Daily Archives: December 9, 2011

The day that Samuel Pepys did not play football

“Four players (Orhan Pamuk, Naguib Mahfouz, Kenzaburo Oe, Barry Hines) on the New York Times writers’ XI violate FIFA statutes by wearing spectacles. Hines, Jorge Valdano and Eduardo Galeano press forward, treading lightly on a manicured wheat-grass surface embossed with words from Mahfouz: ‘We play to forget our sorrows.’ Nabokov studies lepidopterology texts when play switches to the other end.” The Global Game – March 2009

Real Madrid v Barcelona – El Clasico tactical preview

“Saturday night sees the seventh – and final – Clasico of 2011, and perhaps the one with the most tactical possibilities. There are reasons for that on both sides. Real have played a more attacking game this season, and there’s less certainty that they’ll defend deep, park the bus, and invite pressure. Barca, on the other hand, play the same style of football as ever, but they’ve experimented with a new formation – 3-4-3, which they’ve used in over half of their league games this season. With few injuries and squads stronger than last year, it’s surprisingly difficult to predict the 22 players that will start this match.” Zonal Marking

Money’s Too Tight To Mention At Inter

“It’s fair to say that Inter have had better starts to the season. Although they qualified from the Champions League group stage with a game to spare, they currently languish in 16th place in Serie A. Admittedly they have a game in hand, but they are still a colossal 14 points behind league leaders Juventus with a third of the season gone. The triumphant 2009/10 season when the nerazzurri became the first Italian team to win the treble of the scudetto, the Coppa Italia and the Champions League in a single year under the guidance of José Mourinho seems a distant memory. Inter fans have become accustomed to success, as that triumph meant that their team had won five league titles in a row (including the one awarded to them for 2005/06 by the courts after the calciopoli scandal).” Swiss Ramble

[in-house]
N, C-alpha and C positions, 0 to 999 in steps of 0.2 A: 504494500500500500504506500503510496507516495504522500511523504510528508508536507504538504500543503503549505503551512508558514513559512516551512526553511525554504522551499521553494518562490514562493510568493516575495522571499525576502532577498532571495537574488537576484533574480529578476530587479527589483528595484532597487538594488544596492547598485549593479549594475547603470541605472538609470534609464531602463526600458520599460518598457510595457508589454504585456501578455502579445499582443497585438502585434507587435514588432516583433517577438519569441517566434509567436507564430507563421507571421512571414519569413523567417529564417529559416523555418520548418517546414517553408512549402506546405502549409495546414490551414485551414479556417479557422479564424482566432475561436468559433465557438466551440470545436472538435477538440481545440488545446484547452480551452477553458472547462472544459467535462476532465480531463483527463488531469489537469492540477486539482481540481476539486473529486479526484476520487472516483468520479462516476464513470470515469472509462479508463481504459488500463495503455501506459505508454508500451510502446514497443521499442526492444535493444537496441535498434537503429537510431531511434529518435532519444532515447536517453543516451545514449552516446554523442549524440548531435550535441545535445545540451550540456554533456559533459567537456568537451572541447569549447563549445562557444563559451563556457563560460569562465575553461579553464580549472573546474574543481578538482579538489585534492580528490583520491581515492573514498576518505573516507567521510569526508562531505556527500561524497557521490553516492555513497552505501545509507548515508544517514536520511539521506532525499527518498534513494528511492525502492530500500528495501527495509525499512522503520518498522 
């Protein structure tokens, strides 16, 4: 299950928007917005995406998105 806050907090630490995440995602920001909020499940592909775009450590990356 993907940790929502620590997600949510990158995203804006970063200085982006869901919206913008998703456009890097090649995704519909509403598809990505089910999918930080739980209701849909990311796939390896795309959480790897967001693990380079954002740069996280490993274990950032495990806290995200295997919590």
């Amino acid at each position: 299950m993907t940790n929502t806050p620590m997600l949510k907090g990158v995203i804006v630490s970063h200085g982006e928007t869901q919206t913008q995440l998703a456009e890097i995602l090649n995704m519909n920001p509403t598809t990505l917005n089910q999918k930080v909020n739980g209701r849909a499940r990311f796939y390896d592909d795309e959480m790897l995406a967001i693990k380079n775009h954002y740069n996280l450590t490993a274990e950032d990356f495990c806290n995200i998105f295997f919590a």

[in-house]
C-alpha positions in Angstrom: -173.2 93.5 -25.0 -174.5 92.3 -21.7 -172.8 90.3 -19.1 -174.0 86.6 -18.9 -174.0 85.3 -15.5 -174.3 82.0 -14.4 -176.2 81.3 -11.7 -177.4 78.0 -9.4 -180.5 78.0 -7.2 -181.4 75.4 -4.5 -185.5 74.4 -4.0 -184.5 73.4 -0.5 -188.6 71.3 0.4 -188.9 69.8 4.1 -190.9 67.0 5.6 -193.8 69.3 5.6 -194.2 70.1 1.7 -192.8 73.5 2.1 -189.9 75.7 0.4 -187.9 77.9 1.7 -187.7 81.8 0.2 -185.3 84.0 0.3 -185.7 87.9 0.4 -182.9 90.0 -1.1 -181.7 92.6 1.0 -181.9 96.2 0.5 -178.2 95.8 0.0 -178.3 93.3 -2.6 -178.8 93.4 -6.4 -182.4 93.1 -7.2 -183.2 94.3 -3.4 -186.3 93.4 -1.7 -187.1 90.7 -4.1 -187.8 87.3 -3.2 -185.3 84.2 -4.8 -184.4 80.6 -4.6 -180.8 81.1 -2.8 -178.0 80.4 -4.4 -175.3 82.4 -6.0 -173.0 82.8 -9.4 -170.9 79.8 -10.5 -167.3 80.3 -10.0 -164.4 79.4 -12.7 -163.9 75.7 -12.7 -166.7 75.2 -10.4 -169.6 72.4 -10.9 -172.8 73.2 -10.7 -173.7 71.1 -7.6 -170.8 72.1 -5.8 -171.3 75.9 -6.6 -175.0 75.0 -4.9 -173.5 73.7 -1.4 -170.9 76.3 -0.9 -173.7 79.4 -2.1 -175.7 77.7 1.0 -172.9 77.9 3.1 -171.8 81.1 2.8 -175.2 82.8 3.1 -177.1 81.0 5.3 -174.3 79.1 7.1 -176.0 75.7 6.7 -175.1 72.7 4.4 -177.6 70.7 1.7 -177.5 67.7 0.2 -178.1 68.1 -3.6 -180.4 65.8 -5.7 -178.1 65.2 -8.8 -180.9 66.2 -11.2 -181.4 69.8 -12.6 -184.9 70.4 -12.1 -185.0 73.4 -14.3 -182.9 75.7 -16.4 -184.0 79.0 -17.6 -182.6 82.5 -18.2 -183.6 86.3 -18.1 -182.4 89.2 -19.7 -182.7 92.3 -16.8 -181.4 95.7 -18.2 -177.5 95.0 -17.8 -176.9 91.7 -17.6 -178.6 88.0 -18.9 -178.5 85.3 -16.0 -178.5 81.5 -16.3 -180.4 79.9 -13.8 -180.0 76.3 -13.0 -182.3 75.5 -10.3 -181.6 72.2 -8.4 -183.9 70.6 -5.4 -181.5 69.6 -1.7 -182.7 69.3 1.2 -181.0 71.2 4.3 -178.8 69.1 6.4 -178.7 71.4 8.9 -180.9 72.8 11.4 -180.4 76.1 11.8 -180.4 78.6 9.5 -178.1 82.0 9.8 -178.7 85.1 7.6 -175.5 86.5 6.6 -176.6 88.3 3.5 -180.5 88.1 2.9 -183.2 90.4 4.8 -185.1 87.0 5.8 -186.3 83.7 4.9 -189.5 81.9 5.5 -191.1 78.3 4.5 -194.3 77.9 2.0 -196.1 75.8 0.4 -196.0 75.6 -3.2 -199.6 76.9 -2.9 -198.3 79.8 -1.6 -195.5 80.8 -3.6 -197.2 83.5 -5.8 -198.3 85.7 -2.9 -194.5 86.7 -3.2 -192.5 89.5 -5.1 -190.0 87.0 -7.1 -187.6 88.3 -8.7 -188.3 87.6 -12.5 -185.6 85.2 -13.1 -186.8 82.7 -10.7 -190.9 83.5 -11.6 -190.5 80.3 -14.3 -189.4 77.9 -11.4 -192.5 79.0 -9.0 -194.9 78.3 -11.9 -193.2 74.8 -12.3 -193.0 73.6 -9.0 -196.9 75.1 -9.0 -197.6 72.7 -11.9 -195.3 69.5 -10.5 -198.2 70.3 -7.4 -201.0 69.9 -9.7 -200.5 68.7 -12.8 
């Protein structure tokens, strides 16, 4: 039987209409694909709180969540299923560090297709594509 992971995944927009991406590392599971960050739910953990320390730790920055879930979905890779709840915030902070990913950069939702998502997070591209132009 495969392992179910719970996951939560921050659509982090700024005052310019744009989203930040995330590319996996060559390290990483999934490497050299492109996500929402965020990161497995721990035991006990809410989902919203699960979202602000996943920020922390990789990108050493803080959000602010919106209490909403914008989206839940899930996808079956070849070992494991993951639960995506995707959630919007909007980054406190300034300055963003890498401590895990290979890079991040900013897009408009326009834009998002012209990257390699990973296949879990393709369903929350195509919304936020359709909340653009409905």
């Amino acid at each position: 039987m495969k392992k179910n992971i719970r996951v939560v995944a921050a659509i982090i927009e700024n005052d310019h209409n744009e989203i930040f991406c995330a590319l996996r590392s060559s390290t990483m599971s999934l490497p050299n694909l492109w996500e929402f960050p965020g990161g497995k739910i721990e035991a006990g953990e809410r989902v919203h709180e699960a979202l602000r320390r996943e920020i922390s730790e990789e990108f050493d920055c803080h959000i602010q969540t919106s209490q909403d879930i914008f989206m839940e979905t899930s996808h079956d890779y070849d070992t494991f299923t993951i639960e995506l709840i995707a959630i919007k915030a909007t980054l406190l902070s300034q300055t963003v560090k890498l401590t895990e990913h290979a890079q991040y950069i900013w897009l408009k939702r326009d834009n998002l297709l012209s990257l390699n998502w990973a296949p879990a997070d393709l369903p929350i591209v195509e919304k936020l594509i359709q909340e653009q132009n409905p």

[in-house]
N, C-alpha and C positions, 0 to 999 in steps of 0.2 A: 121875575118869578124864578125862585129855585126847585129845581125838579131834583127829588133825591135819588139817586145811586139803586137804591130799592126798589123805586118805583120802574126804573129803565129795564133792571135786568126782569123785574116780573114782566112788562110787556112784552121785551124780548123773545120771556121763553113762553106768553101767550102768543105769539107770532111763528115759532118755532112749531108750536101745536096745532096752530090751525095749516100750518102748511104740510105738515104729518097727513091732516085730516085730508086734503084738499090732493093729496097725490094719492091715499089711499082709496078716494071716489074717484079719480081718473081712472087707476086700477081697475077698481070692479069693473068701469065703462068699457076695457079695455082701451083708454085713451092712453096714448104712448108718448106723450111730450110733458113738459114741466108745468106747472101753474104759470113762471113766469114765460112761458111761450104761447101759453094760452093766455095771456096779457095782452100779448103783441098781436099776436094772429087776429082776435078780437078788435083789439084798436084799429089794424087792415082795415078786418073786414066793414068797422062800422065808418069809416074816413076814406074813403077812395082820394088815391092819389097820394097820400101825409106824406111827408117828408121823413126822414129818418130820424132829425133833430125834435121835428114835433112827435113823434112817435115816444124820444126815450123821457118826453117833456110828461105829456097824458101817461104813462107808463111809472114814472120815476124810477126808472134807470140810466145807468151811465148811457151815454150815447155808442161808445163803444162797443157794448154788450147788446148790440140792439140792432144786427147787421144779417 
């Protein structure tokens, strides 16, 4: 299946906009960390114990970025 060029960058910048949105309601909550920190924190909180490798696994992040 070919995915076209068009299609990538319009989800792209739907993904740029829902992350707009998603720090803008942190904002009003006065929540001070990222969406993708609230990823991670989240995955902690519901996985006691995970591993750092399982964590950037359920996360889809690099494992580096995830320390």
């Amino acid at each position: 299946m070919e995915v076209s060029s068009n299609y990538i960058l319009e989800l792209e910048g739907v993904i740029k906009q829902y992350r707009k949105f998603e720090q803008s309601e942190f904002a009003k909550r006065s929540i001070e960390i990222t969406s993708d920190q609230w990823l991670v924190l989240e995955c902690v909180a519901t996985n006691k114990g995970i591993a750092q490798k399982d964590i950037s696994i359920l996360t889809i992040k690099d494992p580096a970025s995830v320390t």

The Football Men

“As Barcelona’s Lionel Messi cruised by tens of million pounds’ worth of defensive talent and rolled the ball past Real Madrid’s sprawled goalkeeper last month, I found myself shouting, cavorting and – most important, this – demanding that the world should agree with me that the goal was pretty well as good as the one scored by another small Argentine, Diego Maradona, against England 25 years earlier. My companion that night did his duty and acceded. And that, I thought, was enough for a good evening’s football entertainment. But not a bit of it. Courtesy of Italian television, which is risible in all editorial matters except, predictably, football, I was able to listen to more or less all of Real Madrid manager José Mourinho’s press conference. (British television tends to cut quickly to the sludge of postmatch clichés masquerading as analysis.)” FT

The Football Men
“The great footballers and coaches are rarely glimpsed up close. They shield themselves from the tabloids, hide their personalities behind professionalism, and in the words of the cliche, ‘do their talking on the pitch’. This book gets up close to them. The Football Men is not a series of celebrity profiles, and it doesn’t attempt to unearth secrets in the players’ private lives. Rather, it portrays these men as three-dimensional human beings. It describes their upbringings, the football cultures they grew up in, the way they play, and the baggage that they bring to their relationships at work.” amazon

Basel 2-1 Manchester United: United into the Europa League

“Manchester United are out of the Champions League after a 2-1 defeat away in Switzerland. Hieko Vogel was without his veteran central midfielder Benjamin Huggel because of a calf strain, so played Cabral instead. Sir Alex Ferguson played Wayne Rooney upfront, supported by Park Ji-Sung, with Ryan Giggs and Phil Jones in the midfield. United dominated possession and created more goalscoring chances – but Basel’s tactics were clever, and although they rode their luck on occasion, weren’t entirely flattered by the victory.” Zonal Marking